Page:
Our research strategy is thus one of coordinated in vitro and clinical studies aimed at expanding the knowledge database of oligo-arabinoxylan immunomodulatory activity. It is a widely accepted hypothesis that the persistent generation of inflammatory mediators resulting from chronic, persistent antigenic challenge could potentially trigger the onset of associated inflammatory diseases. Present areas of application are focused upon the reversal of immunosenescence as a therapeutic strategy in the aging-related conditions of CHD, metabolic syndrome / NIDDM, and cancer. As mentioned above, pathogen burden and microbial infections are now a recognized risk factor for CHD. The general NK cell activity enhancement of RBAC established its potential for direct impact on bacterial infection, and was thus investigated. RBAC was found to enhance oxidative bursts in neutrophils and monocytes, and phagocytosis of Escherichia coli in a dose-dependent manner. Incubation of RBAC alone with 31 types of bacteria showed no retardation of bacterial growth, and RBAC-treated phagocytic cells in the absence of bacteria showed no oxidative bursts. These findings indicate that RBAC does not have direct antibiotic activity, but rather acts as a modulator of phagocyte function.31 Obesity/Metabolic Syndrome & Non-Insulin-Dependent Diabetes Mellitus To investigate the potential of RBAC for reducing cardiovascular risk markers (inflammation, lipids, and glucose) a single-blind, pilot trial was conducted in overweight subjects with elevated baseline inflammation levels. The primary objective was to assess the efficacy of this agent on the reduction in inflammation as indicated by high-sensitivity CRP (hs-CRP) levels, an inflammation biomarker which is produced in the liver corresponding generally to elevations in IL-6. Endpoints were measured at baseline, 7 days, 30 days, and 60 days, and preliminary data analysis revealed no significant effect on hs-CRP in the study population. This again is indicative of a primary immunomodulatory effect without evidence of the immunosuppressive effect putatively requisite to impact hs-CRP levels. Chronic inflammation is also an occult source of premalignant conditions which, in the presence of depressed immunity, can progress unchecked into malignancies. Some examples of this are inflammation induced by Helicobacter pylori leading to gastric cancer, HPV infection and inflammation leading to cervical cancer, sunburn leading to skin cancer, Barrett’s esophagitis leading to esophageal cancer, and hepatitis B or C leading to hepatocellular carcinoma. Given the previously established apoptosis-sensitizing effect of RBAC on human leukemia cells, the chemotherapy-sensitizing activity of RBAC was evaluated with human breast cancer cells (MCF-7 and HCC70 cell lines) in vitro. MCF-7 and HCC70 cells were cultured with daunorubicin (DNR) in the presence of varying concentrations of RBAC (100-1000 ȝg/ml) for 3 days. At a concentration of 500ȝg/ml, RBAC significantly enhanced the accumulation of DNR in MCF-7 cells and HCC70 cells over controls as determined by flow cytometry. Using 3-[4,5-dimethylthiazol-2-yl]-2,5-diphenyltetrazolium bromide (MTT) to assay cancer cell elimination, RBAC effectively decreased the DNR IC50 in MCF-7 cells compared to DNR alone by 3-, 5- and 5.5-fold, at concentrations of 100, 500, and 1000 ȝg/ml respectively. RBAC also enhanced the DNR sensitivity of HCC70 cells, decreasing the DNR IC50 of these cells by 2.5-fold.32 At the molecular level, we have previously proposed molecular mechanisms by which AIMs could effectively combat tumorigenesis at the precancerous, or initiation stage, as well as the preclinical and clinical stages of promotion and proliferation, via their activation of NK cell cytotoxicity.33 In a follow-up trial to investigate the anti-tumor activity of RBAC in vivo, solid Ehrlich carcinoma (SEC) tumors were established in female Swiss albino mice via intramuscular inoculation with Ehrlich ascites carcinoma (EAC) cells. The mice were treated with RBAC (40 mg/kg body weight) via intraperitoneal injection 3 times per week from day 8 until day 35. Injection with RBAC caused a significant diminution in tumor volume (63.27%) and tumor weight (45.2%) as compared to controls (p<0.01). More importantly, RBAC also induced a 1.8-fold increase in SEC cell apoptosis percentage. No adverse effects due to RBAC treatment were observed.34 Pilot studies are presently in progress to evaluate the safety and toxicity of RBAC alone in healthy subjects, and also in combination with subcutaneous interleukin-2 (IL-2) therapy in patients with advanced malignancies. The patients must have advanced malignancy that has progressed and for which the primary treating physician believes standard and acceptable therapies have been exhausted. All patients will receive RBAC at 3 g/d orally for four weeks, at which point the dose of RBAC will be decreased to 1 g/d. At this time IL-2 will be added and administered subcutaneous (SQ) daily Mondays through Fridays for four weeks followed by a two-week respite (a six-week cycle overall). Subjects will be monitored for toxicity, and restaging will conducted every 2 cycles post initiation of IL-2 dosing (12 weeks). Subjects will receive therapy until disease progression or undue toxicity. This study is currently entering the recruitment phase. DISCUSSION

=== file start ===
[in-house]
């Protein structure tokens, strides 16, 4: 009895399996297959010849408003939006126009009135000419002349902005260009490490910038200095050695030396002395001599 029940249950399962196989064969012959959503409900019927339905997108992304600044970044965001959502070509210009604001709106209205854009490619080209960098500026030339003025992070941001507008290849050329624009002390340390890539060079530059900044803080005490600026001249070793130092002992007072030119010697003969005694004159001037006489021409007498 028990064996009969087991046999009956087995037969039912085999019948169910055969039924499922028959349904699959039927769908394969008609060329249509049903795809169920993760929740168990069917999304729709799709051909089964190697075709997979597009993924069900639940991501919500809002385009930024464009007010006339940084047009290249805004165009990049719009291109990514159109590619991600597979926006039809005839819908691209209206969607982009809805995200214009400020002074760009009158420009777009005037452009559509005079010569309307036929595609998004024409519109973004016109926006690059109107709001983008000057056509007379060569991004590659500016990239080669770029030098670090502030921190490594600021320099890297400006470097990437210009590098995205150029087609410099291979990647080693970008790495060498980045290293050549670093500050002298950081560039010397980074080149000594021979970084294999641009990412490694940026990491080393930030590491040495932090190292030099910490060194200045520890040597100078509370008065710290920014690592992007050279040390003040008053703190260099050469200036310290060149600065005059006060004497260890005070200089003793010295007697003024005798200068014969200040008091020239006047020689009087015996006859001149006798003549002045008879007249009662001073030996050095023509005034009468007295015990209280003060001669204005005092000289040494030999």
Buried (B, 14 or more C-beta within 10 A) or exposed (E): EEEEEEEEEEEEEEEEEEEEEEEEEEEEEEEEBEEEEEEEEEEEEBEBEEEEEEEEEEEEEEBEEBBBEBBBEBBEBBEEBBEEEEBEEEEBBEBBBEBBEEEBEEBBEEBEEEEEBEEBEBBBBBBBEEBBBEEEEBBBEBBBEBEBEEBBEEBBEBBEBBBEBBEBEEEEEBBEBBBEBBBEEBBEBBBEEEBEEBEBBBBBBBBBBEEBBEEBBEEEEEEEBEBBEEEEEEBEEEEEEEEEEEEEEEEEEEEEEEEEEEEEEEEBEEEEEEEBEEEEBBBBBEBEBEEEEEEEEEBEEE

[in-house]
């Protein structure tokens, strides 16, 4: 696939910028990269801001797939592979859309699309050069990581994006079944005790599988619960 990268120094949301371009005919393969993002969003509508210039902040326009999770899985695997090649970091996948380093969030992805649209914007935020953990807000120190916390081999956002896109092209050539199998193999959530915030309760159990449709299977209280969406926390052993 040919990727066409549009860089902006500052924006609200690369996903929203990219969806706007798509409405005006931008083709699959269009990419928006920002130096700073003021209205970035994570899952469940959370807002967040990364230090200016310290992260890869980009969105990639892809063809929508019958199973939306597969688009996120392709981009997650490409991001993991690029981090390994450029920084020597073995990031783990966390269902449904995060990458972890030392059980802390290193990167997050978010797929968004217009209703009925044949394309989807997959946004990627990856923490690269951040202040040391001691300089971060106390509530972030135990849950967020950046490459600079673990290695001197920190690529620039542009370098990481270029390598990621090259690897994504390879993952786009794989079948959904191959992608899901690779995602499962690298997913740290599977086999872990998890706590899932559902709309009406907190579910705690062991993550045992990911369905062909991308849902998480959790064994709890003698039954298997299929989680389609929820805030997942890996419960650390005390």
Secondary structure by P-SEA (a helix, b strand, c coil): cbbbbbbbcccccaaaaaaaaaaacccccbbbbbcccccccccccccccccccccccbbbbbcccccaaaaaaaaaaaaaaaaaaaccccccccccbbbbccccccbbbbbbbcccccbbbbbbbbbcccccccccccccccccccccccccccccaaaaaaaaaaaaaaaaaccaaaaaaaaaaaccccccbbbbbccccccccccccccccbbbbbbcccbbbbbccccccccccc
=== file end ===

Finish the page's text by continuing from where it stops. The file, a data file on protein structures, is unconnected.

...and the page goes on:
The immunosenescence literature and corresponding scientific literature indicate that the pathophysiologic state of functional decline characteristic of the condition that is termed aging arises from an immune system-based etiology. Further, our clinical and laboratory findings into the impact of AIM therapy on the amelioration of the diseases and disorders associated with what is termed aging are fully in accord with this tenet. The studies reported above show a wide range of applications of the oligo-arabinoxylan AIM RBAC in contexts consistent with an immunosenescence-reversing effect. Summarized, the data demonstrate the potential of RBAC as: x An AIM demonstrating a generalized balancing effect on proinflammatory cytokines and an enhancement of innate immune system function, with specific activity upon the pivotal NK cell compartment. x A CHD risk-lowering modality via its enhancement of microbial pathogen phagocytosis. x An effective chemotherapy-sensitizer, with potential as a novel adjuvant to the conventional treatment of breast cancer. x An apoptosis promoter in solid tumors that is free of apparent side effects. Further considerations could be extended to include two additional problem areas which face adults of advancing age: impaired wound healing and vaccination response. It has been proposed that in the case of impaired wound healing a possible underlying mechanism in the elderly may be a diminished local production of proinflammatory cytokines by macrophages.35 When appropriately activated, these immunochemical messengers would serve to trigger the natural inflammatory processes that are essential to wound healing and recovery from various illnesses. Adults of advancing age also tend to mount a weaker response to vaccination.36 Given the activity of RBAC in enhancing B-cell proliferation and mitogen response, and the prevalent use of and reliance upon vaccines in this population, AIM therapy could significantly impact quality of life via restoration of generalized immunocompetence. Additionally, vaccine response studies represent a potential clinical tool for assessment of AIM therapy in the reversal of immunosenescence. CONCLUDING REMARKS